Foundation webinar on Iron and Hypoxia

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Rustsmith
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Foundation webinar on Iron and Hypoxia

Postby Rustsmith » Sat Oct 15, 2016 1:29 pm

Yesterday the Foundation presented their webinar on iron and hypoxia. If you missed it, Foundation members can view it on the Foundation website.

I was expecting a rather low tech presentation, was I ever surprised! The information about current research that was presented was at a level that I sometimes found difficult to follow. But the overall concept presented made a lot of sense to me.

The presentation was given by two doctors at Penn State Univ. One is researching iron transport across the blood brain barrier and the other is looking at oxygen transport mechanisms in the body.

The biggest surprise is that they did not find a correlation between ferritin levels and RLS vs controls, but did find correlations with elevated hemaglobin and transferritin in the blood. They were quick to point out that they are not proposing any changes for the treatment of RLS and measurement of ferritin, yet. They are still recommending IV iron as a mode of treatment for RLS and ferritin as a measure for when this may be necessary.

The best summary of their message is that there seems to be something different with the messaging proteins of RLS patients that is telling the entire body that there is a hypoxia (low oxygen) condition. This results in a number of different things that have been reported in the literature of late. Although the oxygen levels are "normal" or maybe a little bit low for us, the error in the signaling is causing things such as increased blood flow to the femoral arteries in the legs and reduced iron transport across the blood brain barrier. The blood flow in the legs is greater in RLS patients than controls under normal conditions and when they create hypoxic conditions by having subjects breathe air with lower oxygen levels, our blood flow does not increase where flow for the controls increases to our "normal" levels.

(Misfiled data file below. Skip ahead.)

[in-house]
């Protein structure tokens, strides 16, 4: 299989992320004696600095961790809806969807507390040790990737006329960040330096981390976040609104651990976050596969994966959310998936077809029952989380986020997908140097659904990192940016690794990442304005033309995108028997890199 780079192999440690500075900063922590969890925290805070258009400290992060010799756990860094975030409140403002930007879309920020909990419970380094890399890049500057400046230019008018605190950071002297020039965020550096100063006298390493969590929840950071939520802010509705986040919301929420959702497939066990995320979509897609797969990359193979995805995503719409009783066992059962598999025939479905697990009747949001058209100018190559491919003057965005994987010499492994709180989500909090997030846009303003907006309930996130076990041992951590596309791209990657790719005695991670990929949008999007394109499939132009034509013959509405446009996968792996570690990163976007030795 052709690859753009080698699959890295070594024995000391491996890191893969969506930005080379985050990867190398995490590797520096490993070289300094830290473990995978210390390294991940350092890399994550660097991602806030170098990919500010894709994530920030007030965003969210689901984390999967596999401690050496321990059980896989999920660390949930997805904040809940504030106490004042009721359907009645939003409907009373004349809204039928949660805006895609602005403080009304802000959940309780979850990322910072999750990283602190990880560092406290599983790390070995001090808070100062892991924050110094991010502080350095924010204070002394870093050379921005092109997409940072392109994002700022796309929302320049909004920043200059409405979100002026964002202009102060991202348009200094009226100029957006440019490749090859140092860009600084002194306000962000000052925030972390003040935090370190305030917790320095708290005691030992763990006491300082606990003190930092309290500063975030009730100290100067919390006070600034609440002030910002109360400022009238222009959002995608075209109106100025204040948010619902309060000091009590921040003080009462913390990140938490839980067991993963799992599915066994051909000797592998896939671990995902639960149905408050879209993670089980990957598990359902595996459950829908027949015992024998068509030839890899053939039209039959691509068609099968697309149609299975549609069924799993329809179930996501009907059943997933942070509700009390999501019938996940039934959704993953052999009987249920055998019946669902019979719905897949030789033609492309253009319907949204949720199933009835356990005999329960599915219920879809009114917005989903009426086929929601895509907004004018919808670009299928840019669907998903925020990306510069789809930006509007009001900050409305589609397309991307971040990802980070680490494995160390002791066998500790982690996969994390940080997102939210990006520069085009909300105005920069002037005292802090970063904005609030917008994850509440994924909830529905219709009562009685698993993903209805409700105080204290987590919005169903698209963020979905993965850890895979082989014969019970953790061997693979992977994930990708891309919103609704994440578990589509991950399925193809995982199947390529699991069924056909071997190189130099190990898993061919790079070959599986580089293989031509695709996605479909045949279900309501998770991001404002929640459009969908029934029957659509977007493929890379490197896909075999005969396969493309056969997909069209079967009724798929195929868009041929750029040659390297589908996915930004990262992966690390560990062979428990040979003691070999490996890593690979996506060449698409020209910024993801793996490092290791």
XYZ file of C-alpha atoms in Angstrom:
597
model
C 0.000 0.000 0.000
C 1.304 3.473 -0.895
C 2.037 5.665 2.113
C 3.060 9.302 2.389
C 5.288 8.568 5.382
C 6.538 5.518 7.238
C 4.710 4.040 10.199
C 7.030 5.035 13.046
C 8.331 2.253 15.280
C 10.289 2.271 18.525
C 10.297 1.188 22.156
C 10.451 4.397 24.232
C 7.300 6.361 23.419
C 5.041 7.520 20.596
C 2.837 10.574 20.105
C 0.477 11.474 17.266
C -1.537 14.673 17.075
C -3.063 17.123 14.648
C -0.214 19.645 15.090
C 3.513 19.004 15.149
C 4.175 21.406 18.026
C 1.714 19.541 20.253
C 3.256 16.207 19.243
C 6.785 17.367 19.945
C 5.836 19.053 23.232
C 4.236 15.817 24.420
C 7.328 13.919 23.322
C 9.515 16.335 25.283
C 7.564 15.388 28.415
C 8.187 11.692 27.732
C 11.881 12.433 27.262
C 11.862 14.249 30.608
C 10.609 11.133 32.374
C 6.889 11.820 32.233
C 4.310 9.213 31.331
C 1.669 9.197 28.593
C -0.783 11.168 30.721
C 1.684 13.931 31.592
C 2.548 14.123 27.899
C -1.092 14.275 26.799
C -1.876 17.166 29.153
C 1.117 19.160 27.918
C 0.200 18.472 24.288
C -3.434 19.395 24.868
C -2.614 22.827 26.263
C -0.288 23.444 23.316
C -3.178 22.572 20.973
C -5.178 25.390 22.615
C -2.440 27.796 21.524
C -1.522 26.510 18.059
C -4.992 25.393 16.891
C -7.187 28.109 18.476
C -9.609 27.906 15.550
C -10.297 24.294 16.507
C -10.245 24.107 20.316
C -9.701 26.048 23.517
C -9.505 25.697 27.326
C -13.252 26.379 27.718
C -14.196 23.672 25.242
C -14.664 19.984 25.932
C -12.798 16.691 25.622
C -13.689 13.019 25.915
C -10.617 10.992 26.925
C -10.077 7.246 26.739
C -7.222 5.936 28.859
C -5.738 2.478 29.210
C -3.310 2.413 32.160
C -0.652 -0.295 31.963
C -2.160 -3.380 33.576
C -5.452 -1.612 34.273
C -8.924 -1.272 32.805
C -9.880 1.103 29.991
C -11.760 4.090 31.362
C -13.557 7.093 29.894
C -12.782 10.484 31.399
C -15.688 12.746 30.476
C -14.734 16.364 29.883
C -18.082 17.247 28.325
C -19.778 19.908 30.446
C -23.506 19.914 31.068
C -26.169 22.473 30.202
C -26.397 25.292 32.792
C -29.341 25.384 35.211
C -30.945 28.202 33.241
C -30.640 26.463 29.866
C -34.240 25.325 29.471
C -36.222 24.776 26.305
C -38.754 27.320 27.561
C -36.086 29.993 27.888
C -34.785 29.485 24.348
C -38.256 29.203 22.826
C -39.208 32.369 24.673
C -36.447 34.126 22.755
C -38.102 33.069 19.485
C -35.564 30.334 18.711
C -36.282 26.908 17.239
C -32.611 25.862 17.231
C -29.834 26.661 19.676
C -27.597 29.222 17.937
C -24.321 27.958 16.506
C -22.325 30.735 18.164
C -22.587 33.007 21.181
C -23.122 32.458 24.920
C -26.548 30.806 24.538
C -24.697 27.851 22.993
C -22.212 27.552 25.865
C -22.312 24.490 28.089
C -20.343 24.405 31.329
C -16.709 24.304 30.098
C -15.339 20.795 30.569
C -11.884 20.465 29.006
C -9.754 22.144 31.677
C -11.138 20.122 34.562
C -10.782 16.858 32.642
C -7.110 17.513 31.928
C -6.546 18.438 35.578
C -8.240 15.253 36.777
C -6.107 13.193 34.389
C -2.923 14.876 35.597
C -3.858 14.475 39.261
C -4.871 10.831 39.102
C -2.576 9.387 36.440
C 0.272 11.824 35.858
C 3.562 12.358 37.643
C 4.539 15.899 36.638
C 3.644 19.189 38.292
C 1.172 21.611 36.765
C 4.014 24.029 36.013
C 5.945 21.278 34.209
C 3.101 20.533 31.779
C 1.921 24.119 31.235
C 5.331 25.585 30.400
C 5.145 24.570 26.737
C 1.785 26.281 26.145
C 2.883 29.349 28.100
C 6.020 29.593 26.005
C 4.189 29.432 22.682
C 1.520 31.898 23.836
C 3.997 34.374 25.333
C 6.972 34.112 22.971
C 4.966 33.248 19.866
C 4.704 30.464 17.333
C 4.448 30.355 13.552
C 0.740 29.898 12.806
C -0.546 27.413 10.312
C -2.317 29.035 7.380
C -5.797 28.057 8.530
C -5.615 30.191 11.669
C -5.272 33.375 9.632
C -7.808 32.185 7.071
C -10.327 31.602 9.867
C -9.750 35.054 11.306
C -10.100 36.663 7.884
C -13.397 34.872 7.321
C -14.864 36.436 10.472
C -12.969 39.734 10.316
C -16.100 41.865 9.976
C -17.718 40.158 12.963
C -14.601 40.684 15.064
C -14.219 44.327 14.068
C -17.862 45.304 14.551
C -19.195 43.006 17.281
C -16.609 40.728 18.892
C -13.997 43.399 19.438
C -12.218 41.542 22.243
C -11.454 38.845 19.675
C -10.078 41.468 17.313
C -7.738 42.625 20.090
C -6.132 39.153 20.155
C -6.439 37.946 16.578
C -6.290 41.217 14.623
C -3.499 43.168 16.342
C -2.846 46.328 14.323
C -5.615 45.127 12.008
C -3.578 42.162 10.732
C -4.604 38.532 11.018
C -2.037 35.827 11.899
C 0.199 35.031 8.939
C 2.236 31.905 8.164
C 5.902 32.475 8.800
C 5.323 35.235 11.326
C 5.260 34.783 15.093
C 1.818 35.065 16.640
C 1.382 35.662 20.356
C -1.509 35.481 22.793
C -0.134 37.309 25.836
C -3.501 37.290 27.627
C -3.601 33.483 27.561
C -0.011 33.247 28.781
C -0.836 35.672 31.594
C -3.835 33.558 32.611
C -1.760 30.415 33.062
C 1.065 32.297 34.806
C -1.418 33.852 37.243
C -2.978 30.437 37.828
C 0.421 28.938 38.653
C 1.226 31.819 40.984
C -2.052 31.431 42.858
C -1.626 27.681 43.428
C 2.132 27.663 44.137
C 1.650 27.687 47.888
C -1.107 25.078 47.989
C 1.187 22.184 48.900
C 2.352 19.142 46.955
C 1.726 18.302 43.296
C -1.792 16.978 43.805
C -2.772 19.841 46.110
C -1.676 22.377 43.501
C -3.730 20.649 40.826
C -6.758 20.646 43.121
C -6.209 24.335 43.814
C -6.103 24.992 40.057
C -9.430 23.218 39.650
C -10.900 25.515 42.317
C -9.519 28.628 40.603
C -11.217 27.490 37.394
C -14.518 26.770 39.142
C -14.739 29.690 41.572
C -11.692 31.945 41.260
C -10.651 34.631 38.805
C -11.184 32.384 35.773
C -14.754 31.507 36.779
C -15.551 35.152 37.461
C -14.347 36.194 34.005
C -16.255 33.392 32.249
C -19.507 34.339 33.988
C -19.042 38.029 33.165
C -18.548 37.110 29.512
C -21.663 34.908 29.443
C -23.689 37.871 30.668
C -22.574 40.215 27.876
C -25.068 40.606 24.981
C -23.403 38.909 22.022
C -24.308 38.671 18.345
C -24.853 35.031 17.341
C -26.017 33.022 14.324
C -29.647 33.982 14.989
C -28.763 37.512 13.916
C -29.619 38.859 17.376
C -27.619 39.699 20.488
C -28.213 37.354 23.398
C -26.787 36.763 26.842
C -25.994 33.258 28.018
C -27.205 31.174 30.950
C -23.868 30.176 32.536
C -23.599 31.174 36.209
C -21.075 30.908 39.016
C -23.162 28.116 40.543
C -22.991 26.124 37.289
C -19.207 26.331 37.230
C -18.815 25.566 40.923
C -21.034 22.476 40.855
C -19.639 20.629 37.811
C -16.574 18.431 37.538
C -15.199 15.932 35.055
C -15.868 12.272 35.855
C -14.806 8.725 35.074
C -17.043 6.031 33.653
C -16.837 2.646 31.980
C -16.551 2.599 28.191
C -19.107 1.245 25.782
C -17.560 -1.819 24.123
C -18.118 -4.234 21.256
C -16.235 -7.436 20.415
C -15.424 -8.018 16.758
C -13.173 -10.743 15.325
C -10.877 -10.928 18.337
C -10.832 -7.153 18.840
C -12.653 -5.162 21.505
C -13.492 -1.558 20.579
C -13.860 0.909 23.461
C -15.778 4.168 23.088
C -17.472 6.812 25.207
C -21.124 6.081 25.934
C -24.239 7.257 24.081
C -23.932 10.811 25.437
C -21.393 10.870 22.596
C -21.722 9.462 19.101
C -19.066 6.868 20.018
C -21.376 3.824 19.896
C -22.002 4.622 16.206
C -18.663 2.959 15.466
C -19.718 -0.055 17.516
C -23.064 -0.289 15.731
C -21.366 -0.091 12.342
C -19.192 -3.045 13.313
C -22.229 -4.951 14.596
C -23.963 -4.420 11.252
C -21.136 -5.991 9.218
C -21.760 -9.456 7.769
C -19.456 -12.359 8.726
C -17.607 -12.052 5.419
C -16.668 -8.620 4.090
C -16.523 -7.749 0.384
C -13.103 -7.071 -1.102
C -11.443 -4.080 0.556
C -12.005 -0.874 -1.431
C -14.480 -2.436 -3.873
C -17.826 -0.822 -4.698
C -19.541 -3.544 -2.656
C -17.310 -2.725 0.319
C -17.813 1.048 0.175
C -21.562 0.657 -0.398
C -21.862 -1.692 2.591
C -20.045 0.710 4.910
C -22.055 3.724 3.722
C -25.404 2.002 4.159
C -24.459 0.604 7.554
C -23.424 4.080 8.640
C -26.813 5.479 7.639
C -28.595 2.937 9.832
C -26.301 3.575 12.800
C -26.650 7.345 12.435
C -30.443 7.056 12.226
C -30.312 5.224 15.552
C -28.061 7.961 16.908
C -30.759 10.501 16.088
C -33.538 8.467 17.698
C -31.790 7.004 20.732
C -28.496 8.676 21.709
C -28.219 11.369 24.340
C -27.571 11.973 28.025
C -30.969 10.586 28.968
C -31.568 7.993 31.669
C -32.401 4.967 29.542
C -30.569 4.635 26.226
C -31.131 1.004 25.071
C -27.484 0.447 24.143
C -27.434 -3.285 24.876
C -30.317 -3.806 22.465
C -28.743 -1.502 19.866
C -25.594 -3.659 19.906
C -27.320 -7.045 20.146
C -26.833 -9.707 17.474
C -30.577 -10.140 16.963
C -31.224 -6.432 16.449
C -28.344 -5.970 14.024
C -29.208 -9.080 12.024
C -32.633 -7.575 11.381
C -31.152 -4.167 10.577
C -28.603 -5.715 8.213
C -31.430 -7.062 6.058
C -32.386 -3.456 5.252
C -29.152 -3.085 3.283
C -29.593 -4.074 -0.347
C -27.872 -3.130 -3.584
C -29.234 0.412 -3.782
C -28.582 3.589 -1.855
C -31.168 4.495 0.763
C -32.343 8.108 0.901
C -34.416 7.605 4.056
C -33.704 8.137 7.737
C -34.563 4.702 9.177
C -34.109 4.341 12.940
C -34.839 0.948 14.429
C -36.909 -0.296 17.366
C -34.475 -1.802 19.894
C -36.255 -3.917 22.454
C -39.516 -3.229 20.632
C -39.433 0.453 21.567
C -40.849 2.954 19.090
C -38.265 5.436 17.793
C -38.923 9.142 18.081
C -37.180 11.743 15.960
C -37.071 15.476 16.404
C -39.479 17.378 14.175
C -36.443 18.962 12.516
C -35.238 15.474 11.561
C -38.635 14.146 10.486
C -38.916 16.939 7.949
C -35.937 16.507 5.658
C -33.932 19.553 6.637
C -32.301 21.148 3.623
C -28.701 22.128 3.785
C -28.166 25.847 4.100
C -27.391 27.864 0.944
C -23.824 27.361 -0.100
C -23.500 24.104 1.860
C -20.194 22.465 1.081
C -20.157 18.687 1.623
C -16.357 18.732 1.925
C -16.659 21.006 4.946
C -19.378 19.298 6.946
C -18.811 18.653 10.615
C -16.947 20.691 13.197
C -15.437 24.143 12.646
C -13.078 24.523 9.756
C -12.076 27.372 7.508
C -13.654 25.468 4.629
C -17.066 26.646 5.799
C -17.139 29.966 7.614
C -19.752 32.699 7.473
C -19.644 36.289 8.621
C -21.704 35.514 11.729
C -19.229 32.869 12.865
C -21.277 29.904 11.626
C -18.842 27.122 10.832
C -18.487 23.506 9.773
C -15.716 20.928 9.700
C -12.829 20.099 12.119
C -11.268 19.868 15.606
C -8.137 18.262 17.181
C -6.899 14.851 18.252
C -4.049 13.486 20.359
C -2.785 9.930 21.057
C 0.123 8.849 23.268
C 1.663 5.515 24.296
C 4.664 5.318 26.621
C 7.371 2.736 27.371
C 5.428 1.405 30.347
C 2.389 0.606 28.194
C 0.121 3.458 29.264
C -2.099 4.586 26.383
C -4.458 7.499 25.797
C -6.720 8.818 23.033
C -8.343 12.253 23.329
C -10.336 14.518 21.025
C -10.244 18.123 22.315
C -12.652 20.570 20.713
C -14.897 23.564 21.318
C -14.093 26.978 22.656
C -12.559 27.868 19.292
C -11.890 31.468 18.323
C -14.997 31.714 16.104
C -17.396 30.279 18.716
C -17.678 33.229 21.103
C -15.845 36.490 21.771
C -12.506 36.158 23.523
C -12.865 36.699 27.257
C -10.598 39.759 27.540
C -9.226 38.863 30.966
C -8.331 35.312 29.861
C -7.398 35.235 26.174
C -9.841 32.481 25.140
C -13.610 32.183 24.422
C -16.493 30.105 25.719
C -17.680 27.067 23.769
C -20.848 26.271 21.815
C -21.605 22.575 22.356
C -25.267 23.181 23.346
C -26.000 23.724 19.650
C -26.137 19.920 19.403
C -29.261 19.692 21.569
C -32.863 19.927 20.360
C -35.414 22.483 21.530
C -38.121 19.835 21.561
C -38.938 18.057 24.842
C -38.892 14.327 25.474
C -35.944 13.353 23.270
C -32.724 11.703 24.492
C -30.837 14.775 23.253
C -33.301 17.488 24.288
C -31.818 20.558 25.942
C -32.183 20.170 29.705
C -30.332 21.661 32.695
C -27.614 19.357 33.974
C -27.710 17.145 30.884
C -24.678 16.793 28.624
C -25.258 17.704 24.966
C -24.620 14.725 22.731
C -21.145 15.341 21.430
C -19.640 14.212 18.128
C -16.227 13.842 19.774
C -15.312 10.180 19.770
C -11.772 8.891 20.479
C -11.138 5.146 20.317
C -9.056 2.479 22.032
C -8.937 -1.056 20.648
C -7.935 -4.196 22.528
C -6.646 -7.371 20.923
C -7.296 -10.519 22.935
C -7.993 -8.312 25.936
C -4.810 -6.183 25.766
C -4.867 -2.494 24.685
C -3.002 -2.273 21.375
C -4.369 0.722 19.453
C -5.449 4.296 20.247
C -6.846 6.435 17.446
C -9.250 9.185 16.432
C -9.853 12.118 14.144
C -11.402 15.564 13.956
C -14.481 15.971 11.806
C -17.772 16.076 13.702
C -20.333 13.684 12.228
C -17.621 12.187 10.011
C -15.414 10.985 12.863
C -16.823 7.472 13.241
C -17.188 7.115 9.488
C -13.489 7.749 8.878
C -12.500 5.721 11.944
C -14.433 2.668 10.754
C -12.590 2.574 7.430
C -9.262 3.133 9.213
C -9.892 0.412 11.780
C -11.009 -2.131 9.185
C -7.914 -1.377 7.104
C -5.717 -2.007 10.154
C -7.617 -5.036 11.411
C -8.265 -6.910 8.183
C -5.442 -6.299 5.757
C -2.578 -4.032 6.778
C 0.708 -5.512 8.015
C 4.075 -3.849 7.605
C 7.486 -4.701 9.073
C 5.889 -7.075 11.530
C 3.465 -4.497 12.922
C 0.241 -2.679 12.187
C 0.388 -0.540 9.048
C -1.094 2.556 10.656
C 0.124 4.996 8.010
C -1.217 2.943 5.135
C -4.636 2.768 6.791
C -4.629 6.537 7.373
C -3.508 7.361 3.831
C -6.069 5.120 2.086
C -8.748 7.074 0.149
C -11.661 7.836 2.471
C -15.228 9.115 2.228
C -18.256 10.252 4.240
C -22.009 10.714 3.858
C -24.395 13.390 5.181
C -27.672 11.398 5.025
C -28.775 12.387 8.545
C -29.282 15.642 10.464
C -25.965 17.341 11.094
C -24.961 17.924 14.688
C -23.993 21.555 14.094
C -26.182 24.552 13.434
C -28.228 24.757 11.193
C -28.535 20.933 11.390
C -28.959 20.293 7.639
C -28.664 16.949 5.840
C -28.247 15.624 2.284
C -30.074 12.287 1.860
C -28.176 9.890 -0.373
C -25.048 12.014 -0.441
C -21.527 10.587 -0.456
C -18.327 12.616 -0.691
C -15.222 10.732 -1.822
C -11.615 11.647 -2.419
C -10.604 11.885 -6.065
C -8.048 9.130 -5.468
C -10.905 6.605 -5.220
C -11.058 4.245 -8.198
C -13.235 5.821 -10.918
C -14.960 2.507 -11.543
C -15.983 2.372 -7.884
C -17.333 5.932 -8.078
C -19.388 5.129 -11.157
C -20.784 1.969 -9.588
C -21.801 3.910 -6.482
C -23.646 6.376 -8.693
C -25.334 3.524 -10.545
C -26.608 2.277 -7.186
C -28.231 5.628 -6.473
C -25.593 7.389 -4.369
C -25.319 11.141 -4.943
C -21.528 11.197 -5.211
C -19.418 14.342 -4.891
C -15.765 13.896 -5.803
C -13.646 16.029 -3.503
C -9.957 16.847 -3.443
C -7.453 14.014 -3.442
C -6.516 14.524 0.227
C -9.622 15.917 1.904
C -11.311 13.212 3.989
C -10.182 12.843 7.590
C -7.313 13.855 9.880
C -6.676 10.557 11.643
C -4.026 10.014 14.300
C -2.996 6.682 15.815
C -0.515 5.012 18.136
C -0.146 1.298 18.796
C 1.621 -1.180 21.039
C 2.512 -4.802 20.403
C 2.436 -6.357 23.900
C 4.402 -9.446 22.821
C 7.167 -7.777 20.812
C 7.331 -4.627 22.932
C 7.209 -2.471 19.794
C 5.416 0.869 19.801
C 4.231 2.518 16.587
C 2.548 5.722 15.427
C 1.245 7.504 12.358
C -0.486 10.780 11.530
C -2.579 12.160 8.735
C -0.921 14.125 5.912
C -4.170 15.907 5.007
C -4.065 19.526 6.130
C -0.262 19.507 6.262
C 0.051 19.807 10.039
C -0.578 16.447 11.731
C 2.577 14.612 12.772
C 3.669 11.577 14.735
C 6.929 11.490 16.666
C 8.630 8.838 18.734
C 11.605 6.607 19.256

As for the iron transport into the brain, they said that the body gives first priority for iron to hemaglobin production for oxygen transport. This is logical since neither the brain or the body can survive without oxygen. Iron transport to the brain only occurs when the oxygen transport need is satisfied. But with the improper signalling proteins, RLS brains get the needed iron because the body thinks it needs more oxygen.

They are still looking at the oxygen messaging protein(s) to figure out what is wrong with our systems.

When asked about iron supplements, they said that the human body really isn't set up for adsorbing the iron salts used for oral supplements. Heme iron from red meat works better, but has its limits. They said that the stomach upset caused by taking iron salts is due to bacteria in the gut that are much better at adsorbing iron. These bacteria go crazy when they see the iron salt, steal it from our system and the increased bacteria activity causes the stomach upset problems.

One question about hypoxia resulted in a couple of interesting facts. They reported that past research has shown higher incidence of RLS at higher elevations than at sea level. They also made it quite clear that the level of hypoxia that they are talking about for RLS patients is only slightly higher than for controls. This means that RLS patients are no where near the hypoxia conditions necessary for altitude sickness.